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By Laura Lallos | 04-01-2014 05:00 PM

Dodge & Cox Stock Finding Many Values in Tech

Comanagers Charles Pohl and Diana Strandberg are discovering growth advantages for certain players in the semiconductor and mobile data spaces, particularly in emerging markets.

Laura Lallos: Hi, this is Laura Lallos, a fund analyst here at Morningstar, and we have here with us today Charles Pohl and Diana Strandberg from Dodge & Cox. Several Dodge & Cox funds were nominated for Morningstar's Manager of the Year Award last year. They had a great year, and we're excited to catch up today. Thank you for coming.

Diana Strandberg: Thank you for having us, Laura.

Lallos: Obviously last year was a great year for all stock investors, particularly for the Dodge & Cox Stock investors. Some people may be wondering, particularly value-oriented investors, are there any values left in this market. And you are finding them. One area I understand, you are finding them is in the technology, media, and telecom space.

Strandberg: That true. I'd say across the globe, valuations are more reasonable today, and so they certainly have come up at reasonable levels around 14 to 16 times earnings in general in the developed world, depending on where you are, and probably about 10 to 12 time earnings in the emerging markets, depending on where you are, so quite reasonable today.

Where we see opportunities today across the globe is expressed in where we have overweights relative to the market in our portfolio, so tech, media, and telecom would be one area that we see a lot of investment opportunity, in technology in particular. In the U.S., we see opportunity in Internet and software companies. Internationally, we see opportunities in Internet and media, as well as telecom-equipment companies in particular.

We also have overweights in health care in the U.S., both in pharma and more recently in health-care services, where we see long-term growth at a very reasonable price. And more recently, we have been building positions in oil services in our domestic, international, and global portfolios.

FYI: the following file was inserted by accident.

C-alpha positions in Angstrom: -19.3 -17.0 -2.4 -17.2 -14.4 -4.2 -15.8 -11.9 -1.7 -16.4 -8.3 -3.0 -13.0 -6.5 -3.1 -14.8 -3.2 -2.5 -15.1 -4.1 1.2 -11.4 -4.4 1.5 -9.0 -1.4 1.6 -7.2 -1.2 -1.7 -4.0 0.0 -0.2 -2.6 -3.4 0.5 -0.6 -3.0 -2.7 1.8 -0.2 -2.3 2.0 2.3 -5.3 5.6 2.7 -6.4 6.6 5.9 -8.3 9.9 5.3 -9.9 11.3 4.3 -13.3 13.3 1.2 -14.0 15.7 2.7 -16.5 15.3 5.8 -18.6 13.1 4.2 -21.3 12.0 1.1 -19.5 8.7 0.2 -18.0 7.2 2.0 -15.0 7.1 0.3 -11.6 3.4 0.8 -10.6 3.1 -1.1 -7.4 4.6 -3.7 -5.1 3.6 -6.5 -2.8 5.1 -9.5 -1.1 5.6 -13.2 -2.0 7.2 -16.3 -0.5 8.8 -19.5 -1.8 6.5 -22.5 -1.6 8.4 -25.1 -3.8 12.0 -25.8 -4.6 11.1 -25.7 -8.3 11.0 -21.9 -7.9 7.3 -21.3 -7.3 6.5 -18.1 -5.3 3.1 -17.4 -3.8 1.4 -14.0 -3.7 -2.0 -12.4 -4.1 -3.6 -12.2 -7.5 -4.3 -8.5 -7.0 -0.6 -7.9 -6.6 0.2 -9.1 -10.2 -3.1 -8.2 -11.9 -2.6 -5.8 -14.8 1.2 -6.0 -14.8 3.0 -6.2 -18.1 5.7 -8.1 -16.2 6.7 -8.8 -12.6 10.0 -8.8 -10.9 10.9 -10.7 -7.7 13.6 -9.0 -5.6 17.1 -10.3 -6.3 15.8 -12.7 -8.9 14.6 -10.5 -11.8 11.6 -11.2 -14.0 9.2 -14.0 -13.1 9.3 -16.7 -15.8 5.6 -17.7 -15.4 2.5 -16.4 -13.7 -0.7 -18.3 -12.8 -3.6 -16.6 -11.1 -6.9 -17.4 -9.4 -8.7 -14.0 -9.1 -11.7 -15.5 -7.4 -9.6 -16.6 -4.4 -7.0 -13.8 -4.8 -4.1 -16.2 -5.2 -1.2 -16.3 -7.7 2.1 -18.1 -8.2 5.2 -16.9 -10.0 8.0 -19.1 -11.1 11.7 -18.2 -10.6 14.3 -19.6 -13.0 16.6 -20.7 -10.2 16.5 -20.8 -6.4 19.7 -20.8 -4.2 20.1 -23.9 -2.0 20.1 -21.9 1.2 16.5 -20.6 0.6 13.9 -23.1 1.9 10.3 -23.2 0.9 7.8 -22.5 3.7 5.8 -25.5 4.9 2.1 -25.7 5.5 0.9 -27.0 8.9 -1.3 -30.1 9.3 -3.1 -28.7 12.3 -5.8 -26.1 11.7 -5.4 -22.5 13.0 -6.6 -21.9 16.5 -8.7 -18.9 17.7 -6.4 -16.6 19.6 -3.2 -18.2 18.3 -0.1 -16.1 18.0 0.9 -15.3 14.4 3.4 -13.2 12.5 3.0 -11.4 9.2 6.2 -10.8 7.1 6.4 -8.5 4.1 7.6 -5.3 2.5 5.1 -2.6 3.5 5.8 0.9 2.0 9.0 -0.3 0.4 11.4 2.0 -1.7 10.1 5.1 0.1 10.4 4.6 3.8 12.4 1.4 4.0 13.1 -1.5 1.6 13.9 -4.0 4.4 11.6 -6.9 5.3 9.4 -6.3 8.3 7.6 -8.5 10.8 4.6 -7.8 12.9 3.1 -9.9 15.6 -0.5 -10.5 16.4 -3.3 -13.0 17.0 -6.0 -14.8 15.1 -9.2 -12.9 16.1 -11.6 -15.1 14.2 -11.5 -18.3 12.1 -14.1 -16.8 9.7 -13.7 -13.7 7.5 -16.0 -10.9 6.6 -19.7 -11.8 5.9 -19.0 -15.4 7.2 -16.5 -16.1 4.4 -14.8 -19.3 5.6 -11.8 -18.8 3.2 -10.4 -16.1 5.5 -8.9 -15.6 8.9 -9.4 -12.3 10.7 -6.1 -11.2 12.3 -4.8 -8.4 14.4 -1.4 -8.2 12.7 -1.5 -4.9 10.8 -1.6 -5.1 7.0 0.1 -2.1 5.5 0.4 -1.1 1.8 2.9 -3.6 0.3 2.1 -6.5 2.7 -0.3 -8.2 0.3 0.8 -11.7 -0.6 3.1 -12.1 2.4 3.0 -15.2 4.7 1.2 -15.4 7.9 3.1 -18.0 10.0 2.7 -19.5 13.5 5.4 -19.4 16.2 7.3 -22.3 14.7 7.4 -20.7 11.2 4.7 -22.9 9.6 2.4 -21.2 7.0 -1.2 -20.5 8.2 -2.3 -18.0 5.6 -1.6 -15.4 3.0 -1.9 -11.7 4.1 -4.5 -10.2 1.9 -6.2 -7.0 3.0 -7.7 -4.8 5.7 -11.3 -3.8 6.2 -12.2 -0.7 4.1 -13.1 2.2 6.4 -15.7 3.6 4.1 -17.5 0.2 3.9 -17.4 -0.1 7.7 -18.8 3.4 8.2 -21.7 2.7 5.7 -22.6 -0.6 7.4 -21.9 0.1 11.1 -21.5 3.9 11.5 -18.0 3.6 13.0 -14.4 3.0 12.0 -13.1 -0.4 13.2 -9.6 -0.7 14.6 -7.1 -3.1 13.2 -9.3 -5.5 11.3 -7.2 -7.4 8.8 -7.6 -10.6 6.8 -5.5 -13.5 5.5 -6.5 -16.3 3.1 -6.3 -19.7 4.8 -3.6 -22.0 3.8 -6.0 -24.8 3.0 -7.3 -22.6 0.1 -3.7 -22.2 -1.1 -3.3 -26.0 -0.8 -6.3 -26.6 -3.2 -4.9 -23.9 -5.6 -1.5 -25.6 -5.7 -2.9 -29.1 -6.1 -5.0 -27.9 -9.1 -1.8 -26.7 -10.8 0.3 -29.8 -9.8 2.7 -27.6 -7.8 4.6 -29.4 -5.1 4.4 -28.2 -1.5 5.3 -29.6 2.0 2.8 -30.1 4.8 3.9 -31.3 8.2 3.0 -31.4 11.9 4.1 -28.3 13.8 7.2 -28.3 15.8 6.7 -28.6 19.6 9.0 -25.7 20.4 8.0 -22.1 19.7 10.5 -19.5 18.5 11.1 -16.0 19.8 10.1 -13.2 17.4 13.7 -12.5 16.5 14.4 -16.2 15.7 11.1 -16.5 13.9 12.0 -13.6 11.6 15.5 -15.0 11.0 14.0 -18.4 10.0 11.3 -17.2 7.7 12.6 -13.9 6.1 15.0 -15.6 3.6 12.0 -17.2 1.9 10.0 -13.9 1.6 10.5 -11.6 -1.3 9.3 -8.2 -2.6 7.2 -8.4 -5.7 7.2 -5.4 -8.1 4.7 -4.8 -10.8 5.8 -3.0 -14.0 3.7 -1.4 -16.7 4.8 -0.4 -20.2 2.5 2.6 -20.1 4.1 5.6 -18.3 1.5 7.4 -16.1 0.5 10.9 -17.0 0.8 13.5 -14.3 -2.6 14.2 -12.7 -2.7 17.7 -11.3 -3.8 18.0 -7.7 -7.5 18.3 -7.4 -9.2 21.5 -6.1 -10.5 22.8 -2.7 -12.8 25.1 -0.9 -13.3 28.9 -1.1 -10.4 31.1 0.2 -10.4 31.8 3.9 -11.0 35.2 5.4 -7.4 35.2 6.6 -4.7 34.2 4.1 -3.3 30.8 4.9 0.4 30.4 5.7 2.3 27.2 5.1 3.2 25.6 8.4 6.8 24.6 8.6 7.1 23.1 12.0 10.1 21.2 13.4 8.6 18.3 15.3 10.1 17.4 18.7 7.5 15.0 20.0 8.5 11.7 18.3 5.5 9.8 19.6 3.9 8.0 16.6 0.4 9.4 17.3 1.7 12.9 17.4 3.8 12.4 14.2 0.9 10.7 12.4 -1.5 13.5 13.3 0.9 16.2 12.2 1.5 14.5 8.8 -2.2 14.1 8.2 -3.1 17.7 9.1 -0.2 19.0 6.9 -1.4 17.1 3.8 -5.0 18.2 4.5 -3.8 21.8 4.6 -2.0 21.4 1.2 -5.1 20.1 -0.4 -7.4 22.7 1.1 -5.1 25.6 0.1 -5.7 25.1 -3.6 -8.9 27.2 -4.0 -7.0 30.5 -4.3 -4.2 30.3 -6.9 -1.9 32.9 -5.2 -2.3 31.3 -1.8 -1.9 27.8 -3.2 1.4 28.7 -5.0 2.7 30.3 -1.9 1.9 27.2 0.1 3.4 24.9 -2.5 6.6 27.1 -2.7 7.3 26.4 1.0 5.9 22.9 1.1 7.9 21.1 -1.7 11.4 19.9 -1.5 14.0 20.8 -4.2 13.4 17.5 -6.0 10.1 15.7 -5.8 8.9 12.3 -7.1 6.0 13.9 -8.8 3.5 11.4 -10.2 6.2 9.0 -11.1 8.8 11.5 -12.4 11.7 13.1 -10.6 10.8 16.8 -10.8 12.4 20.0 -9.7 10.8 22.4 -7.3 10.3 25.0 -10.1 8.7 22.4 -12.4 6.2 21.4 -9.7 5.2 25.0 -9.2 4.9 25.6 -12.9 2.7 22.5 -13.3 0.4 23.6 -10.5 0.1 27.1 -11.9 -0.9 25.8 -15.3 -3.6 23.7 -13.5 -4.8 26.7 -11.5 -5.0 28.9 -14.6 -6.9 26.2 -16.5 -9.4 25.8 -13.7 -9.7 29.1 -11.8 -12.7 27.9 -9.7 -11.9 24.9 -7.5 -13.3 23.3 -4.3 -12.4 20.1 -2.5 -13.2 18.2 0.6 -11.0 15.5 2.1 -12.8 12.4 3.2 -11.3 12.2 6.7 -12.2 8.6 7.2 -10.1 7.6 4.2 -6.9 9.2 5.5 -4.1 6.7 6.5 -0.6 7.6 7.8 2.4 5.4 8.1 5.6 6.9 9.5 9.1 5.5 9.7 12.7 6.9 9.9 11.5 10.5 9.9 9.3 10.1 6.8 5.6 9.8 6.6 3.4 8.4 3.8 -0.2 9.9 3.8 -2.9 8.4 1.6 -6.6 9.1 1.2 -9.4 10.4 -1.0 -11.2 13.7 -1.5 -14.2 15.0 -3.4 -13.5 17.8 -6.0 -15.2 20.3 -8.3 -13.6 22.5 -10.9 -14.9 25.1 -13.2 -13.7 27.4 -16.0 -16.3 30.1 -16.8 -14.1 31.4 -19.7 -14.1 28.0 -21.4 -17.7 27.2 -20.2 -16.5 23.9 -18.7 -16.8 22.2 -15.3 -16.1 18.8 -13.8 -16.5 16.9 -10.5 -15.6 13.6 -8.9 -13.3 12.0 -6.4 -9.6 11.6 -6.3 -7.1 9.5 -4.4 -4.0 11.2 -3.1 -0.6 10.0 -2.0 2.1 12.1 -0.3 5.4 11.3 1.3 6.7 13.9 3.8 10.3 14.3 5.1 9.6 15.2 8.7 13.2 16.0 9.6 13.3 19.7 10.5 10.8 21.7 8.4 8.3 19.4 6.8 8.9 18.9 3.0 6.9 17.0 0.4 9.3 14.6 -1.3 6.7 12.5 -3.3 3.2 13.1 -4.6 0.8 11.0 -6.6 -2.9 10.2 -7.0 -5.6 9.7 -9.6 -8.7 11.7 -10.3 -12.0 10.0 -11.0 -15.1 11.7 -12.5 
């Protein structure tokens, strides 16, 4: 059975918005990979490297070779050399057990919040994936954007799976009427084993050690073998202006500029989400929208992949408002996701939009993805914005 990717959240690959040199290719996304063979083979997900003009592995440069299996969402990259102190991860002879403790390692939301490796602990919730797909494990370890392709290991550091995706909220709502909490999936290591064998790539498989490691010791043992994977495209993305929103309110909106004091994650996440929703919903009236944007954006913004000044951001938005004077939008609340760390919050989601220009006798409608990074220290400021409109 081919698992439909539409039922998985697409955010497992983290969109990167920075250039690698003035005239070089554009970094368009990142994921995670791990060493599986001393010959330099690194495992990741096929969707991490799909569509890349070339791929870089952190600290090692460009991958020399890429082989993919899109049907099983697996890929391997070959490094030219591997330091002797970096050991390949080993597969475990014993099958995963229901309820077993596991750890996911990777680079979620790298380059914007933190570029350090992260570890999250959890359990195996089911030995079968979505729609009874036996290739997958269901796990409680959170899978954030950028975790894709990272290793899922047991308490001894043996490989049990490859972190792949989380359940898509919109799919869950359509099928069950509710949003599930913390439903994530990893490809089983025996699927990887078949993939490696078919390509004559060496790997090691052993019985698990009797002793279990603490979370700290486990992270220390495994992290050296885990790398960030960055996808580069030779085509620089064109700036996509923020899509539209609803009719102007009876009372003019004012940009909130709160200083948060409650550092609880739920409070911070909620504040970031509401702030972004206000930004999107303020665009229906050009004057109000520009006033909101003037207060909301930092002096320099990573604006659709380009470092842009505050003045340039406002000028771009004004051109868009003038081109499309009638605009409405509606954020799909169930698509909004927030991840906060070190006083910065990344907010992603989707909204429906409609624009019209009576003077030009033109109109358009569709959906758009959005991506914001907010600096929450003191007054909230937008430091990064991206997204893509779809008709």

Charles Pohl: We remain underweighted in utilities and consumer staples, both of which are still comparatively expensive because I think investors post-2008 have been attracted to things that were perceived as less economically risky and more stable, and the prices of some of those securities are up to levels where we don't think the returns have been as attractive. That may have changed a little bit with consumer staples over the last year, but they are still priced at a premium.

Lallos: Maybe we can start by following up on technology for example. Some of the names of course have been in your portfolio for years, like Microsoft. You added Samsung recently on the international side. That's a name that's in the headlines because of ongoing litigation with Apple. Maybe you can talk a little bit about how you factor that kind of external risk into your analysis?

Strandberg: Samsung is a Korea-based smartphone and consumer electronics company. They make DRAM components, as well as handsets, among many products that they make. We have followed Samsung actually for quite a long time. We've had meetings with managements, we have financial models, but as you pointed out, accurately in the third quarter last year, we started a position in the company for the first time.

What we see and how we think about some of these news items is that there is a lot of concern right now about the handset business at Samsung. And that concern whether it's because of recent litigation or the potential for competitive pressures to erode their high profitability, for example, we think have depressed valuation of the company, it's about seven times earnings. It trades at less than 100% of sales, the market cap of the company. They're net cash, have a high return on capital, and are profitable.

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